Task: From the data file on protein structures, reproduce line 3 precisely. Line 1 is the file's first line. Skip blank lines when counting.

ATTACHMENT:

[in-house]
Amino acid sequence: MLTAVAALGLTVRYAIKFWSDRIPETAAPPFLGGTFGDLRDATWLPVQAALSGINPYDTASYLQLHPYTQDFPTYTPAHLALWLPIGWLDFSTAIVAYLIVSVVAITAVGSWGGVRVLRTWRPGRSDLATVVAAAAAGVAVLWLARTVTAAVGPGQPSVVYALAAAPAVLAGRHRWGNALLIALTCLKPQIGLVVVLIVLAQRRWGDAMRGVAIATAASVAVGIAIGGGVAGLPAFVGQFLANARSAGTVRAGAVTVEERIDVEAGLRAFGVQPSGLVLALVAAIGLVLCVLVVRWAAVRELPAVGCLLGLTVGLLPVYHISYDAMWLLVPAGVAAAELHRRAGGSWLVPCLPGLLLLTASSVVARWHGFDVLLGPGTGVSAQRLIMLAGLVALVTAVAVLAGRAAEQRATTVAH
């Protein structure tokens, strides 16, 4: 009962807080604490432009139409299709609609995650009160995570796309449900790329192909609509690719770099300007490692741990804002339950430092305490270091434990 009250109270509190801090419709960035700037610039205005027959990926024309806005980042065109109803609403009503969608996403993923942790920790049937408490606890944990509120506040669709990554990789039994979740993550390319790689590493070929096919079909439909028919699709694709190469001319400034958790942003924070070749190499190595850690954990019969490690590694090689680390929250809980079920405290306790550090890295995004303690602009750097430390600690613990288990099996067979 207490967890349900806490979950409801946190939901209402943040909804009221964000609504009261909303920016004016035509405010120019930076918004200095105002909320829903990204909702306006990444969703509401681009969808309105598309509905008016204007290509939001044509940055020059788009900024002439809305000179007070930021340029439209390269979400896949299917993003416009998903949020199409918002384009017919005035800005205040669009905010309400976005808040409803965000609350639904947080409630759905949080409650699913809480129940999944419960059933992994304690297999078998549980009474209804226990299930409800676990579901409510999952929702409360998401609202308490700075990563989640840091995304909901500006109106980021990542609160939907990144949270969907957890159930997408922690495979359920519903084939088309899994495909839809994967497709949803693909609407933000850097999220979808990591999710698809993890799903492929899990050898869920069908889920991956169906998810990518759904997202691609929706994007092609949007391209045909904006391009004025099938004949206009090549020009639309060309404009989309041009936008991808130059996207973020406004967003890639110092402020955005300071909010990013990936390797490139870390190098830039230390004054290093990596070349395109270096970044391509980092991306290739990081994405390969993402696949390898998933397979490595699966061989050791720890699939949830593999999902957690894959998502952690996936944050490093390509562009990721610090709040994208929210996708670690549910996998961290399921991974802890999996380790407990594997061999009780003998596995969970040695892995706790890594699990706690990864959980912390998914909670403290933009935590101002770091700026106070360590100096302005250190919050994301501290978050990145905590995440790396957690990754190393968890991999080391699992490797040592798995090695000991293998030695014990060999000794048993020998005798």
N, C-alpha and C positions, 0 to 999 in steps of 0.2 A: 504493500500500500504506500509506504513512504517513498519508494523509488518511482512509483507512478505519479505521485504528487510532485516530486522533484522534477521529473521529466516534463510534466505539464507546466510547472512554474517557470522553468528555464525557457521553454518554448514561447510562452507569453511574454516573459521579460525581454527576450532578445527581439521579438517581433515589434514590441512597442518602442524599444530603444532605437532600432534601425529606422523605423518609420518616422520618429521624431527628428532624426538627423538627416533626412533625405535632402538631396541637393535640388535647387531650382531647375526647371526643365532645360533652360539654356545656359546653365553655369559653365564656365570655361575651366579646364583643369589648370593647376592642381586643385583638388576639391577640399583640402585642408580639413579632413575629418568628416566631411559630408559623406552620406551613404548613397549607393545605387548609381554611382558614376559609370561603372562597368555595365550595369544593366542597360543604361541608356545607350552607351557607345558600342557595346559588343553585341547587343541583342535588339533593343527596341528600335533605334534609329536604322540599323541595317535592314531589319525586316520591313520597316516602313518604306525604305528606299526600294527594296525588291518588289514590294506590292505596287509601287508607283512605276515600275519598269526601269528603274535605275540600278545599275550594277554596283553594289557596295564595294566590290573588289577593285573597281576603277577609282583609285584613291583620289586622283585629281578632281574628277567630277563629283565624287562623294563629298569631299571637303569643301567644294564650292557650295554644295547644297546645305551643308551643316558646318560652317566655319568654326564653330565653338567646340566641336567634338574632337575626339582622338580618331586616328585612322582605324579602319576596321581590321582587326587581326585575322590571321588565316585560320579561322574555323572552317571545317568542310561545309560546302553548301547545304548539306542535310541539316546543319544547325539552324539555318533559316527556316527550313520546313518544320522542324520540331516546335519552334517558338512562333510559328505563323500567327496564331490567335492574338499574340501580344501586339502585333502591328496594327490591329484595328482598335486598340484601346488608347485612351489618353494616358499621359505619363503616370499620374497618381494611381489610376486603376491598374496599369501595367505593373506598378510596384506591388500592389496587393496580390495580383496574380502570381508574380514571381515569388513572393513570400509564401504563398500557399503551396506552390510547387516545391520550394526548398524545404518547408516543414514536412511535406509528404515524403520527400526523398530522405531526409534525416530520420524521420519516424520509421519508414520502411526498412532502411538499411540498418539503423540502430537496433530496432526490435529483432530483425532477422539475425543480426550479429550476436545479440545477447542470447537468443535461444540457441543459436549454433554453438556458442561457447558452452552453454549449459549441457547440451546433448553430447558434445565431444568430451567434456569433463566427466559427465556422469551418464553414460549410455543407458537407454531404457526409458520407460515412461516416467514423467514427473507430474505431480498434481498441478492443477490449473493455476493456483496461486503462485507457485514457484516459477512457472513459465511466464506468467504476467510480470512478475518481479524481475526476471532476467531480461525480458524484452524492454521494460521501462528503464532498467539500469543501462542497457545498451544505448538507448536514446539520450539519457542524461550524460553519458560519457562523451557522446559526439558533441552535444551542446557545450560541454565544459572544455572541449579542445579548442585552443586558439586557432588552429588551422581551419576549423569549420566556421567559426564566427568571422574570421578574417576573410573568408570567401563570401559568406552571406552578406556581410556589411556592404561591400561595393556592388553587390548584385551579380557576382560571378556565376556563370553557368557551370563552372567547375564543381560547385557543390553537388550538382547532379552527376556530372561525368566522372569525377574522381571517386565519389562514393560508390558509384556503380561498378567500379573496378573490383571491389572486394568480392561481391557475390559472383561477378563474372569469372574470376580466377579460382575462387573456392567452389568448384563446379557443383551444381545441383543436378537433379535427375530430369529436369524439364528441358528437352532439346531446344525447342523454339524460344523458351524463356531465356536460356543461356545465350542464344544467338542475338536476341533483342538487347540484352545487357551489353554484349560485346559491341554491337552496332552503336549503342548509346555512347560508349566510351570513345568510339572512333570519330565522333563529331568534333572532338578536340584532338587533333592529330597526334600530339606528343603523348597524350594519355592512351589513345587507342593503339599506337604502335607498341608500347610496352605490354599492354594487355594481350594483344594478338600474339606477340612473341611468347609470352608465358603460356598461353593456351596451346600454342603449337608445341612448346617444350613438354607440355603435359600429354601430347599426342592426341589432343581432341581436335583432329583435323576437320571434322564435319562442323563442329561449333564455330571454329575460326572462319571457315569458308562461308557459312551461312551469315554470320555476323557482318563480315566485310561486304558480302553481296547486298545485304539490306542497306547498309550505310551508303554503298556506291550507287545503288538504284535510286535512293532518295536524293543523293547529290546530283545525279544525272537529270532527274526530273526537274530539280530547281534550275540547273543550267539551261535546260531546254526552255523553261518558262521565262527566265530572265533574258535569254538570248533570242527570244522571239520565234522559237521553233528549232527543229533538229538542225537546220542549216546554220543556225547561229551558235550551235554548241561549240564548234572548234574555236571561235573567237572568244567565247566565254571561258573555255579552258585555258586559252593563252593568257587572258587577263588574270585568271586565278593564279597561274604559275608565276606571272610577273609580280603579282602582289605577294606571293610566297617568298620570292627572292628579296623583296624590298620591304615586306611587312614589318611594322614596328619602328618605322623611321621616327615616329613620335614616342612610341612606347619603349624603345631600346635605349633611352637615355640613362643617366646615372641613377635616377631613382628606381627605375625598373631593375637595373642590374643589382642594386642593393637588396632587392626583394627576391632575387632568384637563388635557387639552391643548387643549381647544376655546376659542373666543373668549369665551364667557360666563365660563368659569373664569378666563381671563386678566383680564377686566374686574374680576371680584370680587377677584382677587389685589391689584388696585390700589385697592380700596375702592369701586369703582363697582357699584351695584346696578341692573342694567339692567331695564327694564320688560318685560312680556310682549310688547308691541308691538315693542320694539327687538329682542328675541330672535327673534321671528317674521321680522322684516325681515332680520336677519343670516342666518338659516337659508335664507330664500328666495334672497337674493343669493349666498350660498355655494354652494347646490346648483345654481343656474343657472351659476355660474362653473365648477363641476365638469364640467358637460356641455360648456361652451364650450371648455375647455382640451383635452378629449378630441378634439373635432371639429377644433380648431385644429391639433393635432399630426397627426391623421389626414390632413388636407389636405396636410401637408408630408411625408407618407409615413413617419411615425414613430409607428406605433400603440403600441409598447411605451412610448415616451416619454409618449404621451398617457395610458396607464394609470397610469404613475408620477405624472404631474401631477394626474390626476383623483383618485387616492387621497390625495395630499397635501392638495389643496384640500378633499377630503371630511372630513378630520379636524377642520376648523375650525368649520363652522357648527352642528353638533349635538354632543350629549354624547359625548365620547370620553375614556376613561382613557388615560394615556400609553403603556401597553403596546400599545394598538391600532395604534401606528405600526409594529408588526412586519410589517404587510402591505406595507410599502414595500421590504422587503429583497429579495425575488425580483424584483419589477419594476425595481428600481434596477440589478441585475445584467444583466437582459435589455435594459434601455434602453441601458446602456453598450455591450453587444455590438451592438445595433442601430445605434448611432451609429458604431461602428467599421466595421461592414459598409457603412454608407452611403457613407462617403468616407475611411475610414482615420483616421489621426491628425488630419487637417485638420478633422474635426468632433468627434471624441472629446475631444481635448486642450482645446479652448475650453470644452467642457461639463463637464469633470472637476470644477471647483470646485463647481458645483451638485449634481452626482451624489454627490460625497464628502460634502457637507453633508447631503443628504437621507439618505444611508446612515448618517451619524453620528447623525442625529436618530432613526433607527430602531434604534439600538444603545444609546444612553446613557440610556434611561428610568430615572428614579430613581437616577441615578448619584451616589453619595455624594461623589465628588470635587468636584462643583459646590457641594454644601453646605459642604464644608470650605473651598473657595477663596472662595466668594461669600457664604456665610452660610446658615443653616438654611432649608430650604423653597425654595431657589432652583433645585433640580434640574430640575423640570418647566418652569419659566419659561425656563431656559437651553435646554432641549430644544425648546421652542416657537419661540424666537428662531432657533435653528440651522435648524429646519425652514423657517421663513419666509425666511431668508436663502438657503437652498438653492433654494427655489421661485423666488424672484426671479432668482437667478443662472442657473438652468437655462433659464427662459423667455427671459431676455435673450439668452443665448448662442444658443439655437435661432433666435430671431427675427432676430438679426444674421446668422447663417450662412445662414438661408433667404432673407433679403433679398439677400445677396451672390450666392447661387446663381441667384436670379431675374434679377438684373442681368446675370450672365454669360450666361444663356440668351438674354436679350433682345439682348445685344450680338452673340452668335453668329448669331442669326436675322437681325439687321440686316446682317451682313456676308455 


């Protein structure tokens, strides 16, 4: 009962807080604490432009139409299709609609995650009160995570796309449900790329192909609509690719770099300007490692741990804002339950430092305490270091434990 009250109270509190801090419709960035700037610039205005027959990926024309806005980042065109109803609403009503969608996403993923942790920790049937408490606890944990509120506040669709990554990789039994979740993550390319790689590493070929096919079909439909028919699709694709190469001319400034958790942003924070070749190499190595850690954990019969490690590694090689680390929250809980079920405290306790550090890295995004303690602009750097430390600690613990288990099996067979 207490967890349900806490979950409801946190939901209402943040909804009221964000609504009261909303920016004016035509405010120019930076918004200095105002909320829903990204909702306006990444969703509401681009969808309105598309509905008016204007290509939001044509940055020059788009900024002439809305000179007070930021340029439209390269979400896949299917993003416009998903949020199409918002384009017919005035800005205040669009905010309400976005808040409803965000609350639904947080409630759905949080409650699913809480129940999944419960059933992994304690297999078998549980009474209804226990299930409800676990579901409510999952929702409360998401609202308490700075990563989640840091995304909901500006109106980021990542609160939907990144949270969907957890159930997408922690495979359920519903084939088309899994495909839809994967497709949803693909609407933000850097999220979808990591999710698809993890799903492929899990050898869920069908889920991956169906998810990518759904997202691609929706994007092609949007391209045909904006391009004025099938004949206009090549020009639309060309404009989309041009936008991808130059996207973020406004967003890639110092402020955005300071909010990013990936390797490139870390190098830039230390004054290093990596070349395109270096970044391509980092991306290739990081994405390969993402696949390898998933397979490595699966061989050791720890699939949830593999999902957690894959998502952690996936944050490093390509562009990721610090709040994208929210996708670690549910996998961290399921991974802890999996380790407990594997061999009780003998596995969970040695892995706790890594699990706690990864959980912390998914909670403290933009935590101002770091700026106070360590100096302005250190919050994301501290978050990145905590995440790396957690990754190393968890991999080391699992490797040592798995090695000991293998030695014990060999000794048993020998005798």